Tombstones in Boston
For many of us, a tombstone is our last and most durable public memento. It marks a place where loved ones can come to remember and reflect. A colleague notes that it also guarantees that, even if our loved ones don’t remember us, the person who mows the cemetery lawn will.
Tombstones may be small or large, simple or ornate. Besides marking the burial place of our physical remains, they also provide information: a name and at least a date or two, and often more.
Many tombstones include an epitaph, a few, pithy words from or about the deceased. You may want to choose your own epitaph in advance, unless you’d prefer that your family choose it for you, when you’re no longer around to disapprove.
Boston Granary Cemetery
We don’t expect good writing to be easy, but trying to summarize a long life – or even a short one – in a phrase or two is especially difficult.
We asked a few co-workers at MyHeritage’s US office, “What would you like on your tombstone?” We weren’t talking about pizza, but we might have had more responses if we had been. Apparently, a lot of people don’t want to think about the living – especially themselves – someday being, well, dead.
Our less squeamish colleagues offered a few suggestions, for themselves and for others.
Julie, whose husband is a firefighter, offered this for her husband:
“Stay out of the heat.”
Justin suggested a famous line attributed to Edmund Burke:
Paul Revere Monument
“All that is necessary for the triumph of evil is that good men do nothing.”
David offered two thoughts for his own epitaph that were serious . . .
“Better life beyond. See you there someday.”
“Son, brother, husband, father, and some lesser things.”
. . . and two that weren’t:
“Here lies Mr. Rodeback, dead,
In a box, with a rock on his head.
It’s too bad he never finished this limerick, because now it’s too late.”
“Check him out at dead.davidrodeback.com.”
(That’s not a real link, at least not yet.)
Clare selected this classic verse:
Here lies my wife.
I bid her goodbye.
She rests in peace,
And now so do I.
For myself, a name and the dates are just fine, and any great quote from scripture or a religious leader. What I really want on my tombstone is something new: a QR code. QR is for Quick Response. Visitors can scan the code and be taken quickly to a web site about the deceased (me).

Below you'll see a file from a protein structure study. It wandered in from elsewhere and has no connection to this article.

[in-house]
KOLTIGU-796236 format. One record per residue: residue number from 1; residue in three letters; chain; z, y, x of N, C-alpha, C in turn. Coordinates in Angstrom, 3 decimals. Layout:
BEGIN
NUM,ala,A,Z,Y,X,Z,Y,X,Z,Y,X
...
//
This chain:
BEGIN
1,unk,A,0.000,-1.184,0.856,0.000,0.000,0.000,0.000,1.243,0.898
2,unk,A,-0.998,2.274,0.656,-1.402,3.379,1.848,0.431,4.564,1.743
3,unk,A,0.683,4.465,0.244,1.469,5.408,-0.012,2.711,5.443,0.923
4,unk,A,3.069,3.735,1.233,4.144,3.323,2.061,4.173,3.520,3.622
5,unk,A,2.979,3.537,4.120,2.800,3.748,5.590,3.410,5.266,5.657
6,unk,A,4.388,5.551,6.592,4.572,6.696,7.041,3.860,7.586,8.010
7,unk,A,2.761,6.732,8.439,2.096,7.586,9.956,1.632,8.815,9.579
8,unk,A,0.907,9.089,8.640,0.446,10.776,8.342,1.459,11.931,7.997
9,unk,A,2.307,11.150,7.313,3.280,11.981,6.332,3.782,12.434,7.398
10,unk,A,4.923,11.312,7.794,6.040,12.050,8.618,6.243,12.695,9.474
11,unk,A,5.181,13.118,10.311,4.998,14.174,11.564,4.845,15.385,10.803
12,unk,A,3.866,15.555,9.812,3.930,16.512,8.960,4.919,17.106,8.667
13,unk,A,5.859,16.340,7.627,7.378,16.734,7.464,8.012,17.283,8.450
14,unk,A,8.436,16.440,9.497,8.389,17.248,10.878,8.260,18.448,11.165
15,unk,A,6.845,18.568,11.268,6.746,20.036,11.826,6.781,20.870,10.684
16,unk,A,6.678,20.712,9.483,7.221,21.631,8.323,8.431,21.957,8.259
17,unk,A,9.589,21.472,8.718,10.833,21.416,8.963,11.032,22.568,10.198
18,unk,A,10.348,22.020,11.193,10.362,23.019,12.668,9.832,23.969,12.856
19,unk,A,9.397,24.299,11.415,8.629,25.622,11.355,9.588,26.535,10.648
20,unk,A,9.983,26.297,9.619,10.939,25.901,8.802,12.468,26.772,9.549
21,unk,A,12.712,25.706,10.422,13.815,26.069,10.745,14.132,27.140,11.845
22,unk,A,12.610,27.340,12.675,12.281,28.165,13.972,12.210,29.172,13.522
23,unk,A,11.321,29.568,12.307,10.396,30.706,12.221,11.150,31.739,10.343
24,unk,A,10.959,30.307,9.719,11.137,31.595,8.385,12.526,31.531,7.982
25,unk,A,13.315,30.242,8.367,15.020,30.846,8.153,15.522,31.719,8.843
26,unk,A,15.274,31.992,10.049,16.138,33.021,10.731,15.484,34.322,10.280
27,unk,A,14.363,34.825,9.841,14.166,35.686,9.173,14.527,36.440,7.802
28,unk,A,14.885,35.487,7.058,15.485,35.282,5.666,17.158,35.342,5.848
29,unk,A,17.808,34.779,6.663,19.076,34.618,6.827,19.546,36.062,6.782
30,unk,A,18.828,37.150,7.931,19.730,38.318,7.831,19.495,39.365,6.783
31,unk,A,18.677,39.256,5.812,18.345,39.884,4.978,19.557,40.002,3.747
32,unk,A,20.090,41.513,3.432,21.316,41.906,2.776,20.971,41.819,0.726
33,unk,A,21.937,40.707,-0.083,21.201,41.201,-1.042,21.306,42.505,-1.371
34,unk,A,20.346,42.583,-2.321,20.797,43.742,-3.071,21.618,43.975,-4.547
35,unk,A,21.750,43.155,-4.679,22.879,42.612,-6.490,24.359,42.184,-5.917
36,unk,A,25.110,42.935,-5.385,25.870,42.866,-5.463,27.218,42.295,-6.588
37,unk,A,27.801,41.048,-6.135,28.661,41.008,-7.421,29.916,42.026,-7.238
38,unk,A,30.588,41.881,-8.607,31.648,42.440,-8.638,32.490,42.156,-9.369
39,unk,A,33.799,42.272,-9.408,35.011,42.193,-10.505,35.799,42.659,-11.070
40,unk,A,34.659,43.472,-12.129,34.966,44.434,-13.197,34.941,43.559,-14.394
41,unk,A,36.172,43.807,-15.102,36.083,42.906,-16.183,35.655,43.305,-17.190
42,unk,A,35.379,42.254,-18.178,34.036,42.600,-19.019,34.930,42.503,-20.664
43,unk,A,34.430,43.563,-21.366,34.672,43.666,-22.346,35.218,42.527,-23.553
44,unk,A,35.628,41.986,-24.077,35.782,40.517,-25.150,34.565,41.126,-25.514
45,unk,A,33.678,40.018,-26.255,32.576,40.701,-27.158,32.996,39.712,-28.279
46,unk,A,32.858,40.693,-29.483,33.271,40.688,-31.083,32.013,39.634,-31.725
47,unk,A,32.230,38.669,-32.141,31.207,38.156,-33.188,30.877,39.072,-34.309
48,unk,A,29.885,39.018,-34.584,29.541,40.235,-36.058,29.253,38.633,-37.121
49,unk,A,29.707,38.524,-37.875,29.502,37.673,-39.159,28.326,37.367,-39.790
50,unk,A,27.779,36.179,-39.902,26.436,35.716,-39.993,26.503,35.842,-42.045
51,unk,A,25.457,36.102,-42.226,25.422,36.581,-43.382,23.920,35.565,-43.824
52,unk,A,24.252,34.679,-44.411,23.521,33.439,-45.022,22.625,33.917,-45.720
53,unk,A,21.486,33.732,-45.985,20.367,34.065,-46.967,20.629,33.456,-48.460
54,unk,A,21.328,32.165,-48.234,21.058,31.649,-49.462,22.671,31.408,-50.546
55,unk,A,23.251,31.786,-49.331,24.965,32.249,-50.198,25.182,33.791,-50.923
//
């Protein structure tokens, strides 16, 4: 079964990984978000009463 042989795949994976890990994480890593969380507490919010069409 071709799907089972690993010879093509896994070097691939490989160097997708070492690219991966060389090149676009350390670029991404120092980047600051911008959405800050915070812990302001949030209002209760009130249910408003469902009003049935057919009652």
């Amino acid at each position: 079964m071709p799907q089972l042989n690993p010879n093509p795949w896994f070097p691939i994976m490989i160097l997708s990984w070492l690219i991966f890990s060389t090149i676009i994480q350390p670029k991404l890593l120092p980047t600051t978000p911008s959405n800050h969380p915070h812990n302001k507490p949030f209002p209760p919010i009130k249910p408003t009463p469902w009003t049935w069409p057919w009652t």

QR Code Tombstone - Scan the large QR Code
The QR code can point to a YouTube video, a family tree, an obituary, or anything else you can find at a web page. It’s on a sticker attached to the stone. Some people don’t like how they look, but they’re catching on. Anyway, it must be only a matter of time before someone designs them to blend in better with the stone.
Imagine: Someone is in the cemetery, visiting my gravestone. A simple tap of a smartphone activates a link, which pulls up more information about me, the deceased: videos, memories, family trees, and more.
Scan the QR code on the tombstone picture to see how this works – I have included a large QR code to make it easy. And yes, you actually can scan this one here now on the computer screen. Your SmartPhone or iPad will then bring up the site where I have programed this code to take you.
Don’t have a QR code reader – download one from the App store. Here is the one I use.
Images, New and Old
Symbols on Tombstones
Putting symbols on gravestones is not a new idea. In Boston in the 1700s, for example, there was often an image carved at the top of the stone – an angel, a skull, or something else – to protect the grave from various evils. (There is a lot of information online about the various symbols used on the tombstones. Here is information from the city of Boston about the many tombstone markings found there.)
I’ve noticed many modern tombstones which incorporate images to summarize a life: flowers, religious symbols, a car or truck, a favorite team’s logo, etc. Cooper, a boy I blogged about last year, has his photo etched in bronze on his tombstone. It’s a beautiful monument that his family visits often.
Laser engraving now allows the creation of tombstones with realistic, high-resolution photos engraved in the stone. (See a July 2011 article in The Atlantic.)
I’ve mentioned some of the possibilities. What do you want on your tombstone?
Old Tombstones found in Boston